Over the last year, I have had the honour of reviewing several albums which are on the independent Lay Bare Recordings, and through my time I have noticed just what an impressive roster of bands the label works with. The likes of Modder and Onhou, both of whom I had the pleasure of reviewing, who are both hard hitters for the forward-thinking label, form part of the diverse collective, one which now includes today’s subject for review, kariti, who is about to release their second album, Dheghom.
Following on from 2020’s Covered Mirrors debut, Dheghom sees the artist evolving, building on the work of the first album and expanding it into far more lavish soundscapes along the way.
Over the eleven tracks, the dark ambient folk fully immerses you into an otherworldly state, full of soft dark passages, and eerie electronica moments filled with passion. Alongside kariti, who plays guitars, piano and synths, is Marco, one of the main elements of sludge outfit Grime, who contributes guitar and noise.
This internationally constructed work of wonder is complete with additional musical artistry courtesy of Dorthia Cottrell on track four, the haunting Vilomah, and Jon K contributing strings on Reckoning to help make the album a thing of beauty.
Opening with the brief spoken word track As Within, we quickly move on to the eerily electronic A Mare Called Night. It weirdly gives me vibes of 1970s sci-fi from the television and movies, such is the nature of the electronics. Before long the soft and otherworldly vocal rolls in to drape gently across the piece. There is some drum and ambient electronica which add to the atmosphere and complete this first introduction to those not already aware of kariti’s music.
Son has a softer, darker ambience to it. After a weightless moment to enjoy its introduction, as the vocal floats in, it is softer over the guitar element. As the track plays through, it picks up its intensity, before proceeding to its instrumental climax.
It’s at this point where my interest is undoubtedly sparked with track four Vilomah. This is where the beautiful duet with Dorthia Cottrell unfolds, and it’s here where things pick up for me. The hypnotic nature of this piece awakens something within me, and it hits hard emotionally. Instantly recognisable and sublimely created, this track is a standout moment.
it is undeniably intoxicating…
The following number, Reckoning, continues to keep me enthralled, and with its darker tone, it is undeniably intoxicating. The mix of dark piano, softer vocal, and complete with the added strings element, it does compact the overall mood of the piece into a dark beauty.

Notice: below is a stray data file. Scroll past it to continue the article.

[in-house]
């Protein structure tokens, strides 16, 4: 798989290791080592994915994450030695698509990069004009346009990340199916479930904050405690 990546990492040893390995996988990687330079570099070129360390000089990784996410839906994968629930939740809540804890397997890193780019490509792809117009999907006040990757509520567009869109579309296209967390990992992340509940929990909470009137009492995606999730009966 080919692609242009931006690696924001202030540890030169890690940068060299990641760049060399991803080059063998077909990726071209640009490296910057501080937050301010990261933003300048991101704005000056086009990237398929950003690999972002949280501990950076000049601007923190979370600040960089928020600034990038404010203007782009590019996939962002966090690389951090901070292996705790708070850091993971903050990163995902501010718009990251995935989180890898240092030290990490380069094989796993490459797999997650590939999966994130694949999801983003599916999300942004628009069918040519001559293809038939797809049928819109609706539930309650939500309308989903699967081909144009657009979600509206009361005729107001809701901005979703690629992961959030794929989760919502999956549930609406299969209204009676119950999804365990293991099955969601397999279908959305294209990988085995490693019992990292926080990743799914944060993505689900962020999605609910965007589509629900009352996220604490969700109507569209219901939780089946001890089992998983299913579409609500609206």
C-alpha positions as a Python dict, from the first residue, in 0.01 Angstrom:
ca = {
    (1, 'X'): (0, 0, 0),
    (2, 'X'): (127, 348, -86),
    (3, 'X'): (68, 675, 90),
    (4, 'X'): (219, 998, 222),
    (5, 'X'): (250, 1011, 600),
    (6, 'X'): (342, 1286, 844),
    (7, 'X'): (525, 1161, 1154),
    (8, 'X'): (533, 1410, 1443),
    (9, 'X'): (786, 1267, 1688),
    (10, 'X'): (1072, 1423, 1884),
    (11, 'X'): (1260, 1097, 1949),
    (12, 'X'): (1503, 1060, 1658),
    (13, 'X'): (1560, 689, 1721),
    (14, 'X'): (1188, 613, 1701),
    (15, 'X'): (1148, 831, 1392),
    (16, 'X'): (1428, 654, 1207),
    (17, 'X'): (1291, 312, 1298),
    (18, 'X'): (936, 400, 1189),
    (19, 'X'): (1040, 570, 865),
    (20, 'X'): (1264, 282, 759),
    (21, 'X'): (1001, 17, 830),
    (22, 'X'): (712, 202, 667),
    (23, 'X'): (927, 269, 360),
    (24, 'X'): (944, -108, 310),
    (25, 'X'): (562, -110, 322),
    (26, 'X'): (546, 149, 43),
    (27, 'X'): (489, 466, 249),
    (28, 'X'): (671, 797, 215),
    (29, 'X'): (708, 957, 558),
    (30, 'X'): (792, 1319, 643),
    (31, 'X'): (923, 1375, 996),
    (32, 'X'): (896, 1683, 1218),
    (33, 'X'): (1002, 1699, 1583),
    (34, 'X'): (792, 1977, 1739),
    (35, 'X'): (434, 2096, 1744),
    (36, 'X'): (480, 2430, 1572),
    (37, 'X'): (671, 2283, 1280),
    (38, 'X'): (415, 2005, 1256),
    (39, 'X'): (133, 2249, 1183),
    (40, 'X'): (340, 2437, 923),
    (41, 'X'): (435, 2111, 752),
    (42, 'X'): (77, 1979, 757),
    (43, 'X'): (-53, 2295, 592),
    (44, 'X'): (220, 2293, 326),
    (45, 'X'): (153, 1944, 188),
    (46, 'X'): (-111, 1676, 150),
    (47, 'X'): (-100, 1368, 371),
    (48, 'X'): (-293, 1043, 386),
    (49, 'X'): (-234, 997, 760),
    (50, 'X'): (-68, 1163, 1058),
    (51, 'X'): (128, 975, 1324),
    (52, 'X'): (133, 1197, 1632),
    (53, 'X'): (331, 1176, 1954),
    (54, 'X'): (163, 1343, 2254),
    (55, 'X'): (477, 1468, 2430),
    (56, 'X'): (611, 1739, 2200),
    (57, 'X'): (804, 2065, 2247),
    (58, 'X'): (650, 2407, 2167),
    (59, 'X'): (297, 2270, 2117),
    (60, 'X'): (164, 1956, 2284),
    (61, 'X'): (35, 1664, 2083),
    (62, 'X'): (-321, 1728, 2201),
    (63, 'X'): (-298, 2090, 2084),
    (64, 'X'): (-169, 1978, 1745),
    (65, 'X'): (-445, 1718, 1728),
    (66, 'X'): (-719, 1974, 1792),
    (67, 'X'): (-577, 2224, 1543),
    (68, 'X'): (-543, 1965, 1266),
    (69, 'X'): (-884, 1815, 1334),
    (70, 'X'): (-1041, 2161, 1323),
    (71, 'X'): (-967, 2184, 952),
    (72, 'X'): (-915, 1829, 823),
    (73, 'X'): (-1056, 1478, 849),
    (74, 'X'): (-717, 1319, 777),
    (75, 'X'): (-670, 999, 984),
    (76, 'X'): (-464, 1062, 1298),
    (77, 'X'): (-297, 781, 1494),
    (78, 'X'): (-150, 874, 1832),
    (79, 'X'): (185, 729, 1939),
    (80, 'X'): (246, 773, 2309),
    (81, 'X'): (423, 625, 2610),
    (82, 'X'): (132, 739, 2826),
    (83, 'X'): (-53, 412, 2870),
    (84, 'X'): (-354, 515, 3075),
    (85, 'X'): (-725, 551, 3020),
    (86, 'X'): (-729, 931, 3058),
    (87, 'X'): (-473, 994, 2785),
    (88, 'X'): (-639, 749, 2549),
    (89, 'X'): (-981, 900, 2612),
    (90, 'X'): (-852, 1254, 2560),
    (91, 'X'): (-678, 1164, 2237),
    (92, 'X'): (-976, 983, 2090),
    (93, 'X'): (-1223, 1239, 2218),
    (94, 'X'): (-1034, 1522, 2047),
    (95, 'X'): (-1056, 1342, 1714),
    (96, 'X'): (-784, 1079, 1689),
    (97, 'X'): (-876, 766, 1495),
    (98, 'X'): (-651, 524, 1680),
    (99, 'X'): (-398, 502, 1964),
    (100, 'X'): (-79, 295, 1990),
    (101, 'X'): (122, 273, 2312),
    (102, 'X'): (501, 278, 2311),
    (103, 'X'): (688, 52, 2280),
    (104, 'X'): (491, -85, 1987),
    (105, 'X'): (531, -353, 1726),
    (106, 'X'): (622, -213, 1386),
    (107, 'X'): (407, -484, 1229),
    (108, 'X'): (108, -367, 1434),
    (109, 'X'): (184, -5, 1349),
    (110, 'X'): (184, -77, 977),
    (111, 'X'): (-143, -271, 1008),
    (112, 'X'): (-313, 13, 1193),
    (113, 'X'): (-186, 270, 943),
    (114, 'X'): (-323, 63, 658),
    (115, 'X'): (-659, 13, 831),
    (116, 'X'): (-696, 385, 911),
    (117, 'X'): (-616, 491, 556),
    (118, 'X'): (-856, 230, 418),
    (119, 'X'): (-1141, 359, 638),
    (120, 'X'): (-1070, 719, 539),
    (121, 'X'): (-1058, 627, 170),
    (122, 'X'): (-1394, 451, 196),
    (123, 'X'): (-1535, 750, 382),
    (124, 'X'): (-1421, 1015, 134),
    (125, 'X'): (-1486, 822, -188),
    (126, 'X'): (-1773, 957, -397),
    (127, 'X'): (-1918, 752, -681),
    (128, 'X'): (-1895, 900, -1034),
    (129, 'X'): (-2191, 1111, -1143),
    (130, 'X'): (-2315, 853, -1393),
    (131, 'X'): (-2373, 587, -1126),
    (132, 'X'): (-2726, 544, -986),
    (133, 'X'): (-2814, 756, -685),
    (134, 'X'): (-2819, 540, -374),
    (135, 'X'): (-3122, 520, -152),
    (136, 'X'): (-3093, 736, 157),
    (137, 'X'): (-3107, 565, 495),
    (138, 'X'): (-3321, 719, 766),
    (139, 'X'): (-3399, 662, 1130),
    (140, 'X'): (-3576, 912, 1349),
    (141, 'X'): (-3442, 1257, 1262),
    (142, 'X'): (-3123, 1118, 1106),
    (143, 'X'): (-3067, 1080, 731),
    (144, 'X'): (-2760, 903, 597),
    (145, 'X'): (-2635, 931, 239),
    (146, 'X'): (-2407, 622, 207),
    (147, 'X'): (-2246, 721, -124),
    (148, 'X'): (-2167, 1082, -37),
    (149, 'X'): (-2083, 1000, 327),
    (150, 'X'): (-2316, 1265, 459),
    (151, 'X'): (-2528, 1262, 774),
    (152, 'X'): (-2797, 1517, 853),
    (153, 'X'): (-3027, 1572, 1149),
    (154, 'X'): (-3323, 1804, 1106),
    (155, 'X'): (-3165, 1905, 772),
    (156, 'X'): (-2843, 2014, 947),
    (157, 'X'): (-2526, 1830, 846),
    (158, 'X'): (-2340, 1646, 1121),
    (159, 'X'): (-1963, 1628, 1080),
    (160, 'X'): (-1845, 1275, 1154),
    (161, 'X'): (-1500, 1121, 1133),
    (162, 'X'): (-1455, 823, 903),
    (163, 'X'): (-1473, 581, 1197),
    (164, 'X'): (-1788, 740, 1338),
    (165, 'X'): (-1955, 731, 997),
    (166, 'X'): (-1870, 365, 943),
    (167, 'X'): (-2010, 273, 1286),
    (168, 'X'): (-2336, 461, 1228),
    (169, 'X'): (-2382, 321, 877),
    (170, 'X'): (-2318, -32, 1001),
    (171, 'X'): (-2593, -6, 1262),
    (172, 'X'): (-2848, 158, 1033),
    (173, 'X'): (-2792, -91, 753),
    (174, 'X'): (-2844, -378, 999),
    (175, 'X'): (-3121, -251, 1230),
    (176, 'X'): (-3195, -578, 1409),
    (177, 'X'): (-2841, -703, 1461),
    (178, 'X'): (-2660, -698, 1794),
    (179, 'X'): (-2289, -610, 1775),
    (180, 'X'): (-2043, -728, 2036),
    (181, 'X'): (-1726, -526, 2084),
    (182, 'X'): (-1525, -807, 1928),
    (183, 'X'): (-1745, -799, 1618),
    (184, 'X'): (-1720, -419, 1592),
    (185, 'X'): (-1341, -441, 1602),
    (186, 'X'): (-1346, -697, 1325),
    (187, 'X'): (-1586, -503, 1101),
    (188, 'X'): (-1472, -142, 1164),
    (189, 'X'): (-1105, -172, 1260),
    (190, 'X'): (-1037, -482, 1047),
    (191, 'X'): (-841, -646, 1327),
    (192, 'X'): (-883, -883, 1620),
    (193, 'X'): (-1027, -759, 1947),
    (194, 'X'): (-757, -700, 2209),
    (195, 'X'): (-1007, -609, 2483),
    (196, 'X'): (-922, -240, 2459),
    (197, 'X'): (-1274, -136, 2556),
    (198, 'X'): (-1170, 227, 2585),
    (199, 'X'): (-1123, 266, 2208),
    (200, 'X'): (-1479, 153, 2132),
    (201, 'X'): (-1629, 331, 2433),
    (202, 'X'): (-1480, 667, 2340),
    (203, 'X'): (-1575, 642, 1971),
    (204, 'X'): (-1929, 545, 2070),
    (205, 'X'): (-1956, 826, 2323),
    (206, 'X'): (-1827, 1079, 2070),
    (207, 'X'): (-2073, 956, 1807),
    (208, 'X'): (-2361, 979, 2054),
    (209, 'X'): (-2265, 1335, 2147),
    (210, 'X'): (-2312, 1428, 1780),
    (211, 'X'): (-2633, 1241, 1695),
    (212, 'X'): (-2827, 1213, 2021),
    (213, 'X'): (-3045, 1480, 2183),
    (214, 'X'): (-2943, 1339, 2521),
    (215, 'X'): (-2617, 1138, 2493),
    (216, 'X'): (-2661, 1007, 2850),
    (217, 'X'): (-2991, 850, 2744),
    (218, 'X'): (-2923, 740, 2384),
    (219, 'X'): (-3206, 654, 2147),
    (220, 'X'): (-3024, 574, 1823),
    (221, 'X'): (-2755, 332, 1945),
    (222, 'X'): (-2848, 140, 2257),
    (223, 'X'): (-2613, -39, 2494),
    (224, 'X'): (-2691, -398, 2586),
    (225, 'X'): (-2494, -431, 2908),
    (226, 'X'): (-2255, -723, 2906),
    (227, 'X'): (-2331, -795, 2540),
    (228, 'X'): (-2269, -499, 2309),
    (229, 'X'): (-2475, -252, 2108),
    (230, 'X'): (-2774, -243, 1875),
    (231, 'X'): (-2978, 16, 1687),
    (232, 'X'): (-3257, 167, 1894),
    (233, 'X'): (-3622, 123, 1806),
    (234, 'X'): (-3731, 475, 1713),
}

Metastasis pulls things back around as it slows the pace back down to an ambient contexture. This sets the mood ready for the following track, Sanctuary, which picks up again on the dark gothic piano and is the ideal backdrop to the ethereal vocal performance that floats above it.
As another highlight for me, River Of Red rolls in, this time there seems to be a more vibrant bass line waiting to emerge. With this track, we get to see another side to kariti as it reveals its full majesty. Whereas to this point it’s been mostly about holding back, with River Of Red it is very focused on pushing forward with the intensity. This has a real parallel with the rest of the album and is a welcome surprise to behold.
Emerald Death brings forth a wash of fuzzy guitar, and for me, it is possibly one of the only times over the course of the album where I can draw any comparison to any other artist. It nods towards Serpentent with both its vocal approach, and by being vibrantly minimal. It not only stands out, it’s epically dark while being dangerously cool.
After a brief interlude with Toll, which is exactly that, the sound of bells ringing, its swiftly on to the climax of the album, namely So Without. Again, there is a spooky electronica vibe going on here, which makes things quite eerie, but the warm vocal presence over the top distracts from the feeling somewhat. As endings go, this ties off the album nicely, albeit in a strangely unique way, but that’s the thing here, it isn’t even out of place.
Throughout the entire album there’s a feeling of familiarity, but at the same time, trying to find a comparison is somewhat difficult. Dheghom has been somewhat of a revelation for that very reason. Thinking you know what you will be getting, and being wrong, makes it all somewhat of a surprise to experience, and if you are willing to take that jump, I truly believe you will be happily rewarded.
Scribed by: Lee Beamish